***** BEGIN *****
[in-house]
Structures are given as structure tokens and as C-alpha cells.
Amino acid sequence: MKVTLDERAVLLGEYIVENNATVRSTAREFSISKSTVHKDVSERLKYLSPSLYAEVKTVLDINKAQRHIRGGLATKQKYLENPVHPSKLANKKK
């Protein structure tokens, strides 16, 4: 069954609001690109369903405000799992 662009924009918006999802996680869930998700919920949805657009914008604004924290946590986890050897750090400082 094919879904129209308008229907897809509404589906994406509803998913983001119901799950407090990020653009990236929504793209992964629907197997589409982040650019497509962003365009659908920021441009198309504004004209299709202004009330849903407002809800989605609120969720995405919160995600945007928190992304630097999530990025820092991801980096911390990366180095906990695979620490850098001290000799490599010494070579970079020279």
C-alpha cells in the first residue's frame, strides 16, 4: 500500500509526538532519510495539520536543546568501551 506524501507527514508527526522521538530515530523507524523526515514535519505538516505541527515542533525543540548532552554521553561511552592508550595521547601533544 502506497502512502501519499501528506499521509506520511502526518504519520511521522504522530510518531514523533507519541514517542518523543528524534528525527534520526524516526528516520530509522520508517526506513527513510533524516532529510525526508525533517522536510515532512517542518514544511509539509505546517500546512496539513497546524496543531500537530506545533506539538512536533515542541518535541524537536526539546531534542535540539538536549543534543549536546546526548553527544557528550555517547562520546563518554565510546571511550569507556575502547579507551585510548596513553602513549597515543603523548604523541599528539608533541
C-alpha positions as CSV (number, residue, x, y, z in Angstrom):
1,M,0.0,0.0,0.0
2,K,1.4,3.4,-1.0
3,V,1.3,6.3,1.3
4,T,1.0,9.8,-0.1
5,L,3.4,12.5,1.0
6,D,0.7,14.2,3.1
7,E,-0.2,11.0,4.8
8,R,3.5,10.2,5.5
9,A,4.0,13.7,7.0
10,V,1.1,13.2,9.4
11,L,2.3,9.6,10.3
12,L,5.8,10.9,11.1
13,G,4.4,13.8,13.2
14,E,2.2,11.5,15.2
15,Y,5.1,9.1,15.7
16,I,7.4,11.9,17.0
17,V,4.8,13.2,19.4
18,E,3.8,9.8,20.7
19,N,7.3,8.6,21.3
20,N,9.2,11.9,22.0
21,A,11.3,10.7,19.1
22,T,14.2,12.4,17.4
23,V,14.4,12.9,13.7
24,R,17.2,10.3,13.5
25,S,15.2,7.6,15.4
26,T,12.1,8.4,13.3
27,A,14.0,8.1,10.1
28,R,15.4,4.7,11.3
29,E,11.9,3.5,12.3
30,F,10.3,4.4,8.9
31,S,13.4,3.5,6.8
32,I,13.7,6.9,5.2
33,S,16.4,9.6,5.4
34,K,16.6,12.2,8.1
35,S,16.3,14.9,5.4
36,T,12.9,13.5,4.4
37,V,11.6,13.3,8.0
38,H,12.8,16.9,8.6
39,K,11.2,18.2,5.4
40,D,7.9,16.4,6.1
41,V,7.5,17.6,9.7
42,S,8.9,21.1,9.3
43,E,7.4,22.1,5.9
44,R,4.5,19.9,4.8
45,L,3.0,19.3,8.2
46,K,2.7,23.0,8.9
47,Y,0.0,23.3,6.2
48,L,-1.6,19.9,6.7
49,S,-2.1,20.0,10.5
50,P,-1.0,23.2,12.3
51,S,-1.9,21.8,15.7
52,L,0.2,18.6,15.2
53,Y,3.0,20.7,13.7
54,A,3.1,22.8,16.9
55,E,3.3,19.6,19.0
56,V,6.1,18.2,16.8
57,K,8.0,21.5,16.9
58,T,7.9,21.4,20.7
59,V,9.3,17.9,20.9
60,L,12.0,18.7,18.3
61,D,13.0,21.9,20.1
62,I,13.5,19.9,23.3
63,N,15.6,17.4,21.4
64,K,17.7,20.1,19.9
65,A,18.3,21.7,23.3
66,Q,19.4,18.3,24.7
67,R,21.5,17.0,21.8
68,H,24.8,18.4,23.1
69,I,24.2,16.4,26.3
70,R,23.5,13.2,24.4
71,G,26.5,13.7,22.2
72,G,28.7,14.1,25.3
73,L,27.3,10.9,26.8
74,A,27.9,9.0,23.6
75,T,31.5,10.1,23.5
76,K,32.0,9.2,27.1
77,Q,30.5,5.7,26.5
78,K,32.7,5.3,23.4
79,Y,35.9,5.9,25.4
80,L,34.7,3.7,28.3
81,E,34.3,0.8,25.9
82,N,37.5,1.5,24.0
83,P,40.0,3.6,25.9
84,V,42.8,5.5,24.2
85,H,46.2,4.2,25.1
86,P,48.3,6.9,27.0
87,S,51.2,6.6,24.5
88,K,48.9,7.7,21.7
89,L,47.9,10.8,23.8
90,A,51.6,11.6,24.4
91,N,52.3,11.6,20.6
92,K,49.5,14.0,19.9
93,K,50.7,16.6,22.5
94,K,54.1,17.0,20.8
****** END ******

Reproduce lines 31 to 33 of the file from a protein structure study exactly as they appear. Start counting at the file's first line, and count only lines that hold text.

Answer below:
25,S,15.2,7.6,15.4
26,T,12.1,8.4,13.3
27,A,14.0,8.1,10.1